Friday, 7 December 2012

Sound test 2.


  1. Evening Aidan,

    Thank you for being patient with me. I've had a backlog of 'must do' stuff on my plate, but now you have my undivided attention :)

    I'm going to give you lots of feedback - some about the sound, suggestions and such - and also anything that's still bugging me or that I want to see you address for the next playblast.


    Firstly, before I talk about your piece in specific terms, I want you to watch the following film very carefully - in terms of graphic design of text elements, but also how the animation begins: you've seen it before obviously, but I want you to really look at how carefully and sympathetically the title sequence is put together and all the subtle film-making stuff that's going on less obviously.

    Notice, for example, how the soundscape in De Chirico actually begins before we see any image; it cues the audience in. I suggest that you consider starting your soundscape similarly - i.e. that even before we're introduced to the beach scene we 'hear' the beach first - the sound of the waves, the cry of the gulls and the flapping of the flags. I want you to now design the opening titles of this piece - I want you to identify and use an appropriate typeface - not just any old font, but something that is born from the era of the painting - something that works. You'll need to think about how we transition from the title sequence to the beach scene; does the text begin separately on a blank colour, before fading into the scene; or is the text overlayed ontop of the beach scene? I don't want you to rush this opening sequence; take your time, and use it to build up the restful, reflective 'peace-time' ambience of the beach. The design decisions you make for the opening sequence and introduction of the titles should be the same design language for the closing credits - i.e. your name. Oh yes - and don't put anything like 'by Aidan Codd' or 'in association with UCA' at the beginning of your film. Stylistically, that always looks really naff and immature (like an A'Level project) - keep all the credits until the end.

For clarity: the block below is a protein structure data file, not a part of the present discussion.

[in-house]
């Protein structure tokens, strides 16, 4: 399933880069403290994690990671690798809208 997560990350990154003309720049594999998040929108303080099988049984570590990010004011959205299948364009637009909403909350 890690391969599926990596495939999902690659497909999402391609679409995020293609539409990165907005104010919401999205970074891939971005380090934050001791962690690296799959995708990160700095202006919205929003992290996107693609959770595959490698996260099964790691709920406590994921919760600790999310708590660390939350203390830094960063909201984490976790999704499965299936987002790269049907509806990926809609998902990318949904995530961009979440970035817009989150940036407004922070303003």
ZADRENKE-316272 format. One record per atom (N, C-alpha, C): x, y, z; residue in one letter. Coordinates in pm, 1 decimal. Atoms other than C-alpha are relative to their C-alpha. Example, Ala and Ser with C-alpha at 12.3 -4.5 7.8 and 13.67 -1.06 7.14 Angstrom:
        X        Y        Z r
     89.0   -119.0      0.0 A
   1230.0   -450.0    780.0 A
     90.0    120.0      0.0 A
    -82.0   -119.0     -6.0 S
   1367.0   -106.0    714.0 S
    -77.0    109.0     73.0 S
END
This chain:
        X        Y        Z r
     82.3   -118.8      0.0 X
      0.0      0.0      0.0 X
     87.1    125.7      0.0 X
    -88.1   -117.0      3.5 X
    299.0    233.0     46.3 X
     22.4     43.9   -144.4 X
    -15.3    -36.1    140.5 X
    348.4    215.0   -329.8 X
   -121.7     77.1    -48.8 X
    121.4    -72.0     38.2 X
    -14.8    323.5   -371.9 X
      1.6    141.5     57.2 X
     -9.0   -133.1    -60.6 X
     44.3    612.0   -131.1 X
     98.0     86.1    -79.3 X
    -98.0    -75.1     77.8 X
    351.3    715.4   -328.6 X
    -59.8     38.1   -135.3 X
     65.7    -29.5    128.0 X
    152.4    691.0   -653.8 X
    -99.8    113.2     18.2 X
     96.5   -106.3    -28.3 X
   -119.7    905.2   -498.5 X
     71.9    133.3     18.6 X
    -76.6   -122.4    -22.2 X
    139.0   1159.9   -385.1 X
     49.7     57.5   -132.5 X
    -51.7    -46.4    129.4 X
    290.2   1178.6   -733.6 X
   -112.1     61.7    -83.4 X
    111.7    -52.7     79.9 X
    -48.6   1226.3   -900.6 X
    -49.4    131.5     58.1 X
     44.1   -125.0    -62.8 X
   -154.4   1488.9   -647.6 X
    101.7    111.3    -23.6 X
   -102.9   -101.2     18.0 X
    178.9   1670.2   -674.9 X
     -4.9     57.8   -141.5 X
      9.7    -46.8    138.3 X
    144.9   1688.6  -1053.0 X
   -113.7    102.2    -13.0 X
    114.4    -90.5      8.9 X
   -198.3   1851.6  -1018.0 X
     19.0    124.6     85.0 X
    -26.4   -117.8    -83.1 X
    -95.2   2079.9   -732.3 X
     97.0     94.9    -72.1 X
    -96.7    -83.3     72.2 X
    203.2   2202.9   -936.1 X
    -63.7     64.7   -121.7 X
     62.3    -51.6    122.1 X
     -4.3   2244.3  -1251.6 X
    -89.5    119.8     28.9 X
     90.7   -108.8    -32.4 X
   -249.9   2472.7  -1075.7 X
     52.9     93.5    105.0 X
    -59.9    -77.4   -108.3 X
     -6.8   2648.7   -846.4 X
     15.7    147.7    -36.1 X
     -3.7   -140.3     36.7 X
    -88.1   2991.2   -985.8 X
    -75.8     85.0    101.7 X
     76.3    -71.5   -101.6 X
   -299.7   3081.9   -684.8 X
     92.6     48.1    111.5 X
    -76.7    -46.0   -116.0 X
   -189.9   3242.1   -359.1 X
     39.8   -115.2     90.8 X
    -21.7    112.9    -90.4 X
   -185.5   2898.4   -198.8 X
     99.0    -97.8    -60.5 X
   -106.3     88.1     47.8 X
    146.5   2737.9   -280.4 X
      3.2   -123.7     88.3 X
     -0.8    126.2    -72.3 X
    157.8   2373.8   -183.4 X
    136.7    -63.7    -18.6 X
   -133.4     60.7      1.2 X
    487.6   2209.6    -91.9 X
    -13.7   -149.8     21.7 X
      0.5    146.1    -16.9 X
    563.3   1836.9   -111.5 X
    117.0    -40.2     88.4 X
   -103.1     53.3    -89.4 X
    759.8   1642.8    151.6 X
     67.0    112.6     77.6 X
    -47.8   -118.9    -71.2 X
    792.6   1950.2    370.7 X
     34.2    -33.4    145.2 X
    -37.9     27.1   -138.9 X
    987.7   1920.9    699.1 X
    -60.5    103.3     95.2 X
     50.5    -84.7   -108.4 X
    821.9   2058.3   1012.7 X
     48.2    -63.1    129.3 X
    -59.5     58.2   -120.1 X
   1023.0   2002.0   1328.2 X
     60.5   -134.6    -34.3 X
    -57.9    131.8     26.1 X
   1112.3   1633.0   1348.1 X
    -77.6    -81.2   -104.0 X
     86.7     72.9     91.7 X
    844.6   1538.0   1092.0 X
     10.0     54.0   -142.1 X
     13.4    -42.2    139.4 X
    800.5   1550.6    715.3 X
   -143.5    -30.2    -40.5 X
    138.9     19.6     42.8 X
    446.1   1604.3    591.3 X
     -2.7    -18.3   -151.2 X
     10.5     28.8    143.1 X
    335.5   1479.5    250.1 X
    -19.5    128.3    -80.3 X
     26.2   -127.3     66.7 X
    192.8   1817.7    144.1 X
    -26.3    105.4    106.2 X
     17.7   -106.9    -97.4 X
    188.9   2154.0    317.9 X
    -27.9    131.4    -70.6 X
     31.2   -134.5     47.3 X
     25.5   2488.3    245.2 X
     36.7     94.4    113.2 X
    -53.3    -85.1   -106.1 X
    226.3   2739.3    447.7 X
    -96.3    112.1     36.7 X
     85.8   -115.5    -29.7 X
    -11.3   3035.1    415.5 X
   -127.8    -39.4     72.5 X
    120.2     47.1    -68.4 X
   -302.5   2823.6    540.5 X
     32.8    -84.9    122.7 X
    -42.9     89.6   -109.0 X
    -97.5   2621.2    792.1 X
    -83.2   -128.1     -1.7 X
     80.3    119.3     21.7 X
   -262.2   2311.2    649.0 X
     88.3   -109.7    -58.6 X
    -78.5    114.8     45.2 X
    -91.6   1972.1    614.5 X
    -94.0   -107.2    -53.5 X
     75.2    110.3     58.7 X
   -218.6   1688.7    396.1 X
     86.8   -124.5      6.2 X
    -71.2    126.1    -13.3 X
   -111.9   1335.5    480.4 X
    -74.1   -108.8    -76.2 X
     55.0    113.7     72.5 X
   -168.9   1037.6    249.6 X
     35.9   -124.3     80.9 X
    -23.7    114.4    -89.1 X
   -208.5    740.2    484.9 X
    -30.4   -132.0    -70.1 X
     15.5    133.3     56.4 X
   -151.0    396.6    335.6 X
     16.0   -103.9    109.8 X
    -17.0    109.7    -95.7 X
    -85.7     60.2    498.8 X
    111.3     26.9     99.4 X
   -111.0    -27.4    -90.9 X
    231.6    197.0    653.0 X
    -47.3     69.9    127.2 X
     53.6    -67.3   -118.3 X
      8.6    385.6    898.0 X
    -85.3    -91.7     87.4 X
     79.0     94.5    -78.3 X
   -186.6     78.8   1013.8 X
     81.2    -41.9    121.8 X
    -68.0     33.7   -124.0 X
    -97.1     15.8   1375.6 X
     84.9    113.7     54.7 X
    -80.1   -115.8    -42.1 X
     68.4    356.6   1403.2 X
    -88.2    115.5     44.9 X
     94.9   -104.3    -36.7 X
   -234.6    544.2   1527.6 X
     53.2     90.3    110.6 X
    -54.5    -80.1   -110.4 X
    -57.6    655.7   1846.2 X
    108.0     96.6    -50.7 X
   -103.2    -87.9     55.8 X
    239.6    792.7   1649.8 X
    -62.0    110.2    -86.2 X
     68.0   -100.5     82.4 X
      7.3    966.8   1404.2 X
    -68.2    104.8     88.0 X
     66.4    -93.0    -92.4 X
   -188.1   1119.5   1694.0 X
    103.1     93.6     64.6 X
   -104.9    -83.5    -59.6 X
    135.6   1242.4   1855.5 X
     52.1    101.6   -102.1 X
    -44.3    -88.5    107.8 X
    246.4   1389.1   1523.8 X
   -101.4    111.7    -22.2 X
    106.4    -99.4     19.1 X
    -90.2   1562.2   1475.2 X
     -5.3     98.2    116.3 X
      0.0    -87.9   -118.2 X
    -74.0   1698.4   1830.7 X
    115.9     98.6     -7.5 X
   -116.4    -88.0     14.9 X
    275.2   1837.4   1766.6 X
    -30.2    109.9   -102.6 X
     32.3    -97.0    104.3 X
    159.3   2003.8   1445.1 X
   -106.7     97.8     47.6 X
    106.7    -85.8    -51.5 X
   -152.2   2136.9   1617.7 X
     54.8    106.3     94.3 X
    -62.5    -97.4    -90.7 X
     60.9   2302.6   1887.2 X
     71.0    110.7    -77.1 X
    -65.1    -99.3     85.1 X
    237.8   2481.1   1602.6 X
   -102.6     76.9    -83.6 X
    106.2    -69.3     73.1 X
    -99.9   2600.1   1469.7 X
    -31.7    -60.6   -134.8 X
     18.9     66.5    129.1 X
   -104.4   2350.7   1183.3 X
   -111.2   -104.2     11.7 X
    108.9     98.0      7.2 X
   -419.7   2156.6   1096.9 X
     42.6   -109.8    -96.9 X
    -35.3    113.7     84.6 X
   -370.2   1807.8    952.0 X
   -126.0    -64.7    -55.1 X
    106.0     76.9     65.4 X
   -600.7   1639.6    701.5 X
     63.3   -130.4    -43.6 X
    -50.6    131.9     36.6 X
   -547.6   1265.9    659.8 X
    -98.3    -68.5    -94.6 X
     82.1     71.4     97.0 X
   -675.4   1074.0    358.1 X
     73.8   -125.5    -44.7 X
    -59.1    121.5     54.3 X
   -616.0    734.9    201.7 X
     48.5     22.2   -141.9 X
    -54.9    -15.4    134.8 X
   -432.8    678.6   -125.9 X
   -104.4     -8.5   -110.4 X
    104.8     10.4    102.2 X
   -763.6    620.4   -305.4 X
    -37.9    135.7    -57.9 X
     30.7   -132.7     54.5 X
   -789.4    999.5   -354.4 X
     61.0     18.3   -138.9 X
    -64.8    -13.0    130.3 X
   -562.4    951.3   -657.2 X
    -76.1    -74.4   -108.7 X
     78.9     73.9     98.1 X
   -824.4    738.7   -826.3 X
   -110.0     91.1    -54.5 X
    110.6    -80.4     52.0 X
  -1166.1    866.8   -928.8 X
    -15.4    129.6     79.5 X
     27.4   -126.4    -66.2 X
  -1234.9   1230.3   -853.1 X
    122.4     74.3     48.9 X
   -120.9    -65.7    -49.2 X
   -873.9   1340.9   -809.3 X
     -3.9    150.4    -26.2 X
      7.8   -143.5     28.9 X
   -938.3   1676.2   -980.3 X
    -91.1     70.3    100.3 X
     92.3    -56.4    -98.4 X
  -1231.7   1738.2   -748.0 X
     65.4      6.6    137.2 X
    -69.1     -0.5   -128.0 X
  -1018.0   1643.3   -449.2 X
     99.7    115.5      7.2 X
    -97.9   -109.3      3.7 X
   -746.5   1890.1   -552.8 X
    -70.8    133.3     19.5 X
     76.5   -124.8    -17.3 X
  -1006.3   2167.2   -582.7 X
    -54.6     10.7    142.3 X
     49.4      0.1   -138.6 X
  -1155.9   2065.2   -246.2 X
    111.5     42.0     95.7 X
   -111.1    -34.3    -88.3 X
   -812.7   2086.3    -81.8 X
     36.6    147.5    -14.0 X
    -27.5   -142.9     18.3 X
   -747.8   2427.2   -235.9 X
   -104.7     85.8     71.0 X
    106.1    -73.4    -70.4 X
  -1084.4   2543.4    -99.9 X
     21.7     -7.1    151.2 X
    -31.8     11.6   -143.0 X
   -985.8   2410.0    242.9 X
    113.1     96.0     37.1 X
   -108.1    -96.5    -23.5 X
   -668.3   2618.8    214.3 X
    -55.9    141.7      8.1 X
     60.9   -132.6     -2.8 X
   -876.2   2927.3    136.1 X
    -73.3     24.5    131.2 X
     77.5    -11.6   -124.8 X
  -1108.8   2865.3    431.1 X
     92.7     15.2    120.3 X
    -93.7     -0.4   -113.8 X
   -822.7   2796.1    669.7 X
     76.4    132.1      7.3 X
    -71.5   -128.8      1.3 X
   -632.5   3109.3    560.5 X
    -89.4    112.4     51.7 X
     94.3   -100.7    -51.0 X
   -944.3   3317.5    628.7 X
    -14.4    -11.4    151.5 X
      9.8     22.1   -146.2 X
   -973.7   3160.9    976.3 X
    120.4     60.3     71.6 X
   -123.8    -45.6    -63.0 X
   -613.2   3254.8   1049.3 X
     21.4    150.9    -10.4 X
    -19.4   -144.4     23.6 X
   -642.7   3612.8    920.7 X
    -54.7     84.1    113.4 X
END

2. Okay - sound stuff more specifically:

    1) We need to hear the flag flapping - first from a distance, and then, when we're closer, more loudly. You need to think spatially about your soundscape - the way things need to feel as if they're further away, closer, to the left, to the right, behind us etc.

    2) I think you should keep all the more musical elements out of the sound mix until the propellers are coming to life. We should simply hear the creak of their awakening and then allow the 'music' to accompany them as they get to their 'feet'.

    3) The propellers need a signature sound of their own - a whirring or similar - and you need to use it in a sophisticated way - a) to lend weight and friction to their movement (the idea they're actually displacing air with their movements) and b) to create spatial effects - so, for example, when you intercut and we're up very close to the propeller, we should feel its closeness (via increase in volume of noise) and we should be able to hear it as it spins away from us - a retreating sound. You have got to marry your sounds up with absolute precision, Aidan - yes, you've got a more generalised soundtrack going on, but if it moves in your world, it should have a sound identity of its own, and it should be consistent and absolutely in synch - nothing flabby or non-descript.

    The camera moving out to see is still a bit of a 'dead' sequence, Aidan - both visually and aurally; again, perhaps the sea would be louder, the gulls louder, the wind louder, something!